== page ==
Who are these people?
By Matt Rowson
Is this strictly necessary? I'm sure you don't really want to read this report and I sure as hell don't want to write it. Awful lot of more pleasurable things that I could be doing, like picking fluff out of my navel, falling asleep in front of the telly, or shoving my arm into a food processor.
Yes? Fine. Bastards.
To make one thing clear from the outset, those anticipating or requiring some profound analysis and explanation of what happened today had better bugger off and find an account by someone who has the faintest idea. I don't. This was, for the most part, ghastly, and as quite unlike the Watford performances that have been the norm thus far this season as is possible to imagine.
A sense of other-worldliness persisted throughout the game... and indeed, had characterised the day up to that point. Rather than waking up in front of the banal Saturday morning fodder that is Soccer AM, I watched a PJ Harvey gig recorded off BBC4 last night. Pretty much diametrically opposite on any scale you choose to specify in terms of Saturday morning viewing.
On arriving in Crewe we took residence in a bar on the Nantwich Road. We had a pre-arranged rendez-vous here with one of the opposition; our lack of colours got us past the door staff, the absence of any visible Hornets and previous years' attempts at entry suggesting this as a pre-requisite. Very pleasant it was, though... bright but airy decor, football on the television (albeit with Arabic punditry for some reason), pork sarnies on sale from behind the bar, decent local company in the form of both our contact and a charming, venerable gentleman who politely asked if a stool was free and then regaled us with details of the pros and cons of the town's drinking establishments.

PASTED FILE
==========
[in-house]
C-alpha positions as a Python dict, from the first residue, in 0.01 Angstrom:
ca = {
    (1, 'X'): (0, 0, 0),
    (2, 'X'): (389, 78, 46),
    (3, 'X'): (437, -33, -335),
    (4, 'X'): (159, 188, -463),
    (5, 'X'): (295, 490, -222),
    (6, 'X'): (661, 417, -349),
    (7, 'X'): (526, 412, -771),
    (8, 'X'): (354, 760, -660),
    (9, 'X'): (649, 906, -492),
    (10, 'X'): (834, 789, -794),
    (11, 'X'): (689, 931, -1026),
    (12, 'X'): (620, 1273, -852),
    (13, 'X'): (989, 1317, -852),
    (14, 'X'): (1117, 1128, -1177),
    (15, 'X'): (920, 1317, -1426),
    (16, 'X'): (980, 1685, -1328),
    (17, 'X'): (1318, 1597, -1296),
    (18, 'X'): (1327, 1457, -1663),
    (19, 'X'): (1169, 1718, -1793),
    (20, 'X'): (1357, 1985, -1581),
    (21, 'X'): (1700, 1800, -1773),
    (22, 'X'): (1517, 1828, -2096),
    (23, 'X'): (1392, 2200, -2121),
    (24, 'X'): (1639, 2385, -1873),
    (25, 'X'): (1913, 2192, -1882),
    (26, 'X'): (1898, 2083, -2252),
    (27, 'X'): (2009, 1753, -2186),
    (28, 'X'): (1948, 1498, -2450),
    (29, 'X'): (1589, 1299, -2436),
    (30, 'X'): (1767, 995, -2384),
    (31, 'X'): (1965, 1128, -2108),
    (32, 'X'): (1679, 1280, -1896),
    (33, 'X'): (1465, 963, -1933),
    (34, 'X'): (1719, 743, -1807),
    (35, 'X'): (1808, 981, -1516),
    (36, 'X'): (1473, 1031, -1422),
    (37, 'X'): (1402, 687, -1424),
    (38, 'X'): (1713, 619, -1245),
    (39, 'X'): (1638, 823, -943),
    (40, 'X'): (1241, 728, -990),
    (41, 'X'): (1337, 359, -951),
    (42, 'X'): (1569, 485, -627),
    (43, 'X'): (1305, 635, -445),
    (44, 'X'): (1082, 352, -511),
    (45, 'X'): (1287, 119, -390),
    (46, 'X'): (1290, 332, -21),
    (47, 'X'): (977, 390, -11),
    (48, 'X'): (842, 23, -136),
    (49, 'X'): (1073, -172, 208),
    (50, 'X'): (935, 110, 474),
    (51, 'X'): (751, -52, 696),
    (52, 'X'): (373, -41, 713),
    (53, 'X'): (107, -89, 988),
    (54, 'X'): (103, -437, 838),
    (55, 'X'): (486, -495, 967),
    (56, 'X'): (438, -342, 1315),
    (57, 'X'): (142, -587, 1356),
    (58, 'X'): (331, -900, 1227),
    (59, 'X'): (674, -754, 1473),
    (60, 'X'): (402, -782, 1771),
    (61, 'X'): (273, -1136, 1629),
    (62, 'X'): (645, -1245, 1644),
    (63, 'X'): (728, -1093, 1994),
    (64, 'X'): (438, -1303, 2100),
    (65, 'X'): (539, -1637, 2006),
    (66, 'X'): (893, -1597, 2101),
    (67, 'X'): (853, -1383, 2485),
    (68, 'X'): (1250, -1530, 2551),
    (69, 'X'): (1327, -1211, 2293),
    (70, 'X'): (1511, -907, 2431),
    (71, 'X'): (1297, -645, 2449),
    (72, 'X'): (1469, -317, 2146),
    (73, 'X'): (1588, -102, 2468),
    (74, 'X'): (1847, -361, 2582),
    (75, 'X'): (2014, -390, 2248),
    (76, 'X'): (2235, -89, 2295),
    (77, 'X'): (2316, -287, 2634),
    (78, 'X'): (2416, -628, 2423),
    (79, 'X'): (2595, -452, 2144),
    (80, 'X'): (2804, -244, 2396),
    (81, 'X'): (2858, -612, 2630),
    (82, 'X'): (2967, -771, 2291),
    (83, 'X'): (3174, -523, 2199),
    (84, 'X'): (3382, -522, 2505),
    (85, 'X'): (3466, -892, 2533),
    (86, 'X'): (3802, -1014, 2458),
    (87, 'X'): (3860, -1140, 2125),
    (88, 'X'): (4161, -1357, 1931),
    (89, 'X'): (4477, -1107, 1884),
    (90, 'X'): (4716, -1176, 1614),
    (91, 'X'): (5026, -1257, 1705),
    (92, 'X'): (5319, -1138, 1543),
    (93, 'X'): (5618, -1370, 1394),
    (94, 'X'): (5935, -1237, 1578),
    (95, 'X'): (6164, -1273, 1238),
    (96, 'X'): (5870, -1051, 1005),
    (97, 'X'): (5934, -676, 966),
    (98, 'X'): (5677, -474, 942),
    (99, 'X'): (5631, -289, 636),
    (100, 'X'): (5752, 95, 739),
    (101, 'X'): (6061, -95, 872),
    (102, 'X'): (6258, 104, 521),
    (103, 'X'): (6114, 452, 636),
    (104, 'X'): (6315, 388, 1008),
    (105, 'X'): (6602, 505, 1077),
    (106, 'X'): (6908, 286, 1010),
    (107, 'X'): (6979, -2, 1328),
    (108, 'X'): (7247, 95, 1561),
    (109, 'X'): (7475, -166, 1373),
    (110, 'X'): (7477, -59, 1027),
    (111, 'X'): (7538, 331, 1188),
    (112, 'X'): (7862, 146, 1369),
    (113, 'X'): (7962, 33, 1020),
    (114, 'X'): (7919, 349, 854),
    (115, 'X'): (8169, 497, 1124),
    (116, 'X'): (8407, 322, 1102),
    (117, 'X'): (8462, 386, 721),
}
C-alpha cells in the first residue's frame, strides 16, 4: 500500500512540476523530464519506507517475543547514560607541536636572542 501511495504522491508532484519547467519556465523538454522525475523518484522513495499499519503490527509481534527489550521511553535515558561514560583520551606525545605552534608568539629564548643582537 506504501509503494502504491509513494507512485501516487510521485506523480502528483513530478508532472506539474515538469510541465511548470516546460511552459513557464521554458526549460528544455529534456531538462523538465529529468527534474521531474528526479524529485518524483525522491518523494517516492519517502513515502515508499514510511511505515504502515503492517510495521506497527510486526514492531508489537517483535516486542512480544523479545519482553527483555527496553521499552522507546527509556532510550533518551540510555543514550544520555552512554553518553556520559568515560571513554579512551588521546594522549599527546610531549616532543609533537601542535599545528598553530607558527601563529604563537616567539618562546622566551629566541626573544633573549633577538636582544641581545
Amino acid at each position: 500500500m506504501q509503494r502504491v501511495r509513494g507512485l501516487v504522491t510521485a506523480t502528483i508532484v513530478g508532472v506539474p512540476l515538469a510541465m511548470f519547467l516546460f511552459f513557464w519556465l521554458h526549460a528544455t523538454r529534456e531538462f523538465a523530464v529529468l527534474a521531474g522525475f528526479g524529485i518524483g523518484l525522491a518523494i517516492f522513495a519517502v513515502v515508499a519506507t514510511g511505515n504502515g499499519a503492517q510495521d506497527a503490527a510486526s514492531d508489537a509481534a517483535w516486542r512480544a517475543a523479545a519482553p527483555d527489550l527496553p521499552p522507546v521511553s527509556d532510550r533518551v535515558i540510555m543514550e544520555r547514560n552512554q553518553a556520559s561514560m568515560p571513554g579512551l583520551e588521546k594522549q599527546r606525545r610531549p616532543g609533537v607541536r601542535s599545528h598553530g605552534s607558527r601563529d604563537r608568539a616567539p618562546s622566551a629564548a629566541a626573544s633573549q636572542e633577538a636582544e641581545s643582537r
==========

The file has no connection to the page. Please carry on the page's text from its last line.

But this was someone else's routine, not mine. This isn't my pub, these aren't the people that I spend time with before the game, there are no familiar faces here. And this isn't my team either, running out in blue of all colours and then putting in a thoroughly insipid forty-five minutes. My team doesn't do that, not any more...
We named the same sixteen that had put on such an inspiring, impressive show against Wigan midweek, whilst Crewe welcomed back Foster at centreback and Tonkin at left back from injury with Otsemobor on loan from Liverpool debuting at right back, revising the back four from Alex's midweek win at Rotherham. The opening exchanges were largely satisfactory... if our passing wasn't quite as crisp as recently, and the shove forwards not quite as aggressive as in previous games, at least it was mostly undertaken in the Alex half.
Chances weren't forthcoming, however, and fifteen minutes of something amounting to pressure only yielded one tame Gavin Mahon shot. Meanwhile reports of the Alex's demise (including, it must be said, no small degree of resignation to defeat from our contact in the pub, putting us off our guard - nice one, Kev...) were already looking premature; from Mahon's shot, Crewe broke upfield and Tonkin galloped down the left, Crewe's favoured avenue of attack all afternoon, and slipped in Vaughan who scuffed a shot under pressure when a clean contact could have broken the deadlock. Five minutes later, Steve Jones raced through onto a ball over the top but was pulled up by a questionable linesman's flag.